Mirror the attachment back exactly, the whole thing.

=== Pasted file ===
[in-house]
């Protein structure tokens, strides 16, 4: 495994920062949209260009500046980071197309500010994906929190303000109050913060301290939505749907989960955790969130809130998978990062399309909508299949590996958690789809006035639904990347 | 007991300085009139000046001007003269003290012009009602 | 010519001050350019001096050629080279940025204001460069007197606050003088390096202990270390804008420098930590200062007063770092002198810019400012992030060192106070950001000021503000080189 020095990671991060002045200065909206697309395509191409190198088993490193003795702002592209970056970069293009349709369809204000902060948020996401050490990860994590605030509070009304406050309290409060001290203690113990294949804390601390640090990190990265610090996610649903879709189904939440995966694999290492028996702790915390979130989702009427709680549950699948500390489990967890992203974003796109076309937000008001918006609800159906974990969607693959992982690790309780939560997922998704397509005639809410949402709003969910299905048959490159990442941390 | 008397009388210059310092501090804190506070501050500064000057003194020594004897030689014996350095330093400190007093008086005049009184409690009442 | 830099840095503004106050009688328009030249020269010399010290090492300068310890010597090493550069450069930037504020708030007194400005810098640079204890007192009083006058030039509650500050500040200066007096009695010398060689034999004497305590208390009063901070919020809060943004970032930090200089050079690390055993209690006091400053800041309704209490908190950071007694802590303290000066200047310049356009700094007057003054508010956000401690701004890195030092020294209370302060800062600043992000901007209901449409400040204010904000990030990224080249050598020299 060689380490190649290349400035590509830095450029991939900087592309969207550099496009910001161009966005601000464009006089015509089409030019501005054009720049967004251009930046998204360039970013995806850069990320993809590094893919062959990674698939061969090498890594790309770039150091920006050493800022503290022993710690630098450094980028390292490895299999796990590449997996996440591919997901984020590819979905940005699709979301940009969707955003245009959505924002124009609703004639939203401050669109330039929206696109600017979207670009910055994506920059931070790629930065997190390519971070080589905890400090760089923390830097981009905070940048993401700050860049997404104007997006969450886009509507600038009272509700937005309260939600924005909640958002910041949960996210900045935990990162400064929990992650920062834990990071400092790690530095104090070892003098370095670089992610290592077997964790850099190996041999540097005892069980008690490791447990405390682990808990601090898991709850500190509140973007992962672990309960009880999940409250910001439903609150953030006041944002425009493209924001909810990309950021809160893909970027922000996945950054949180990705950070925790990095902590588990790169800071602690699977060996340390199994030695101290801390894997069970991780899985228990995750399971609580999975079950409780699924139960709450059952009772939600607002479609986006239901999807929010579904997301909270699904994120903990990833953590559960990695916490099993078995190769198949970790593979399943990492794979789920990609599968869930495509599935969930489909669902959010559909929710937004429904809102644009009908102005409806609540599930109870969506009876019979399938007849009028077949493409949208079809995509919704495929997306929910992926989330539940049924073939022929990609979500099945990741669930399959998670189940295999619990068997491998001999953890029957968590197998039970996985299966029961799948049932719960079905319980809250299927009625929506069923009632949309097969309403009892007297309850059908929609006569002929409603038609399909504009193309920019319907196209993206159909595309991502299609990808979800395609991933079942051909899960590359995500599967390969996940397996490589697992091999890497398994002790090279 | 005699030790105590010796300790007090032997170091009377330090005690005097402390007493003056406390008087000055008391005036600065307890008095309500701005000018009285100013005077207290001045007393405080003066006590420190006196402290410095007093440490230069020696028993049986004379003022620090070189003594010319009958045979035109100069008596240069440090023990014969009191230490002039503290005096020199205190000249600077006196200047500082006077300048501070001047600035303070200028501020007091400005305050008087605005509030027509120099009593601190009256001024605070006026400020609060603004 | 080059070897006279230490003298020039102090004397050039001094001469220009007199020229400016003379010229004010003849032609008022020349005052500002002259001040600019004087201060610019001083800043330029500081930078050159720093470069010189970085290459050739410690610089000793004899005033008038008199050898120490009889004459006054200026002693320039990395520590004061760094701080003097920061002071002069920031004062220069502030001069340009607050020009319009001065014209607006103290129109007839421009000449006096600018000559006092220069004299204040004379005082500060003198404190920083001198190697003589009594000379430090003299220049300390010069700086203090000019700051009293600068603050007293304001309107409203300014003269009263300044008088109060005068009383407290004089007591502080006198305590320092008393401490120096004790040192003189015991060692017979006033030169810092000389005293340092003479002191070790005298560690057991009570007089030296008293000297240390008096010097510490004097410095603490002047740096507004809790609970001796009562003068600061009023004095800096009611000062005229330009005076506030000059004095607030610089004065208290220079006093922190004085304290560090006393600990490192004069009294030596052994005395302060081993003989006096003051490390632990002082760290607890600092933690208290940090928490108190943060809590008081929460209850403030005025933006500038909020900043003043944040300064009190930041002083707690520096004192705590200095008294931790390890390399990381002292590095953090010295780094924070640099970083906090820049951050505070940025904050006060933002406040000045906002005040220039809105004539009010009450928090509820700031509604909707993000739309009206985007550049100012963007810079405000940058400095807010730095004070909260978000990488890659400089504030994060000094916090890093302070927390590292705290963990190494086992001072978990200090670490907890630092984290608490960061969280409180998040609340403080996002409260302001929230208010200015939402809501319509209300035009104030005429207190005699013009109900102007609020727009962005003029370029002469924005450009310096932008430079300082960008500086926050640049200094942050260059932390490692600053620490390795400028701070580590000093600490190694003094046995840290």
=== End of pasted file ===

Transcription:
[in-house]
């Protein structure tokens, strides 16, 4: 495994920062949209260009500046980071197309500010994906929190303000109050913060301290939505749907989960955790969130809130998978990062399309909508299949590996958690789809006035639904990347 | 007991300085009139000046001007003269003290012009009602 | 010519001050350019001096050629080279940025204001460069007197606050003088390096202990270390804008420098930590200062007063770092002198810019400012992030060192106070950001000021503000080189 020095990671991060002045200065909206697309395509191409190198088993490193003795702002592209970056970069293009349709369809204000902060948020996401050490990860994590605030509070009304406050309290409060001290203690113990294949804390601390640090990190990265610090996610649903879709189904939440995966694999290492028996702790915390979130989702009427709680549950699948500390489990967890992203974003796109076309937000008001918006609800159906974990969607693959992982690790309780939560997922998704397509005639809410949402709003969910299905048959490159990442941390 | 008397009388210059310092501090804190506070501050500064000057003194020594004897030689014996350095330093400190007093008086005049009184409690009442 | 830099840095503004106050009688328009030249020269010399010290090492300068310890010597090493550069450069930037504020708030007194400005810098640079204890007192009083006058030039509650500050500040200066007096009695010398060689034999004497305590208390009063901070919020809060943004970032930090200089050079690390055993209690006091400053800041309704209490908190950071007694802590303290000066200047310049356009700094007057003054508010956000401690701004890195030092020294209370302060800062600043992000901007209901449409400040204010904000990030990224080249050598020299 060689380490190649290349400035590509830095450029991939900087592309969207550099496009910001161009966005601000464009006089015509089409030019501005054009720049967004251009930046998204360039970013995806850069990320993809590094893919062959990674698939061969090498890594790309770039150091920006050493800022503290022993710690630098450094980028390292490895299999796990590449997996996440591919997901984020590819979905940005699709979301940009969707955003245009959505924002124009609703004639939203401050669109330039929206696109600017979207670009910055994506920059931070790629930065997190390519971070080589905890400090760089923390830097981009905070940048993401700050860049997404104007997006969450886009509507600038009272509700937005309260939600924005909640958002910041949960996210900045935990990162400064929990992650920062834990990071400092790690530095104090070892003098370095670089992610290592077997964790850099190996041999540097005892069980008690490791447990405390682990808990601090898991709850500190509140973007992962672990309960009880999940409250910001439903609150953030006041944002425009493209924001909810990309950021809160893909970027922000996945950054949180990705950070925790990095902590588990790169800071602690699977060996340390199994030695101290801390894997069970991780899985228990995750399971609580999975079950409780699924139960709450059952009772939600607002479609986006239901999807929010579904997301909270699904994120903990990833953590559960990695916490099993078995190769198949970790593979399943990492794979789920990609599968869930495509599935969930489909669902959010559909929710937004429904809102644009009908102005409806609540599930109870969506009876019979399938007849009028077949493409949208079809995509919704495929997306929910992926989330539940049924073939022929990609979500099945990741669930399959998670189940295999619990068997491998001999953890029957968590197998039970996985299966029961799948049932719960079905319980809250299927009625929506069923009632949309097969309403009892007297309850059908929609006569002929409603038609399909504009193309920019319907196209993206159909595309991502299609990808979800395609991933079942051909899960590359995500599967390969996940397996490589697992091999890497398994002790090279 | 005699030790105590010796300790007090032997170091009377330090005690005097402390007493003056406390008087000055008391005036600065307890008095309500701005000018009285100013005077207290001045007393405080003066006590420190006196402290410095007093440490230069020696028993049986004379003022620090070189003594010319009958045979035109100069008596240069440090023990014969009191230490002039503290005096020199205190000249600077006196200047500082006077300048501070001047600035303070200028501020007091400005305050008087605005509030027509120099009593601190009256001024605070006026400020609060603004 | 080059070897006279230490003298020039102090004397050039001094001469220009007199020229400016003379010229004010003849032609008022020349005052500002002259001040600019004087201060610019001083800043330029500081930078050159720093470069010189970085290459050739410690610089000793004899005033008038008199050898120490009889004459006054200026002693320039990395520590004061760094701080003097920061002071002069920031004062220069502030001069340009607050020009319009001065014209607006103290129109007839421009000449006096600018000559006092220069004299204040004379005082500060003198404190920083001198190697003589009594000379430090003299220049300390010069700086203090000019700051009293600068603050007293304001309107409203300014003269009263300044008088109060005068009383407290004089007591502080006198305590320092008393401490120096004790040192003189015991060692017979006033030169810092000389005293340092003479002191070790005298560690057991009570007089030296008293000297240390008096010097510490004097410095603490002047740096507004809790609970001796009562003068600061009023004095800096009611000062005229330009005076506030000059004095607030610089004065208290220079006093922190004085304290560090006393600990490192004069009294030596052994005395302060081993003989006096003051490390632990002082760290607890600092933690208290940090928490108190943060809590008081929460209850403030005025933006500038909020900043003043944040300064009190930041002083707690520096004192705590200095008294931790390890390399990381002292590095953090010295780094924070640099970083906090820049951050505070940025904050006060933002406040000045906002005040220039809105004539009010009450928090509820700031509604909707993000739309009206985007550049100012963007810079405000940058400095807010730095004070909260978000990488890659400089504030994060000094916090890093302070927390590292705290963990190494086992001072978990200090670490907890630092984290608490960061969280409180998040609340403080996002409260302001929230208010200015939402809501319509209300035009104030005429207190005699013009109900102007609020727009962005003029370029002469924005450009310096932008430079300082960008500086926050640049200094942050260059932390490692600053620490390795400028701070580590000093600490190694003094046995840290």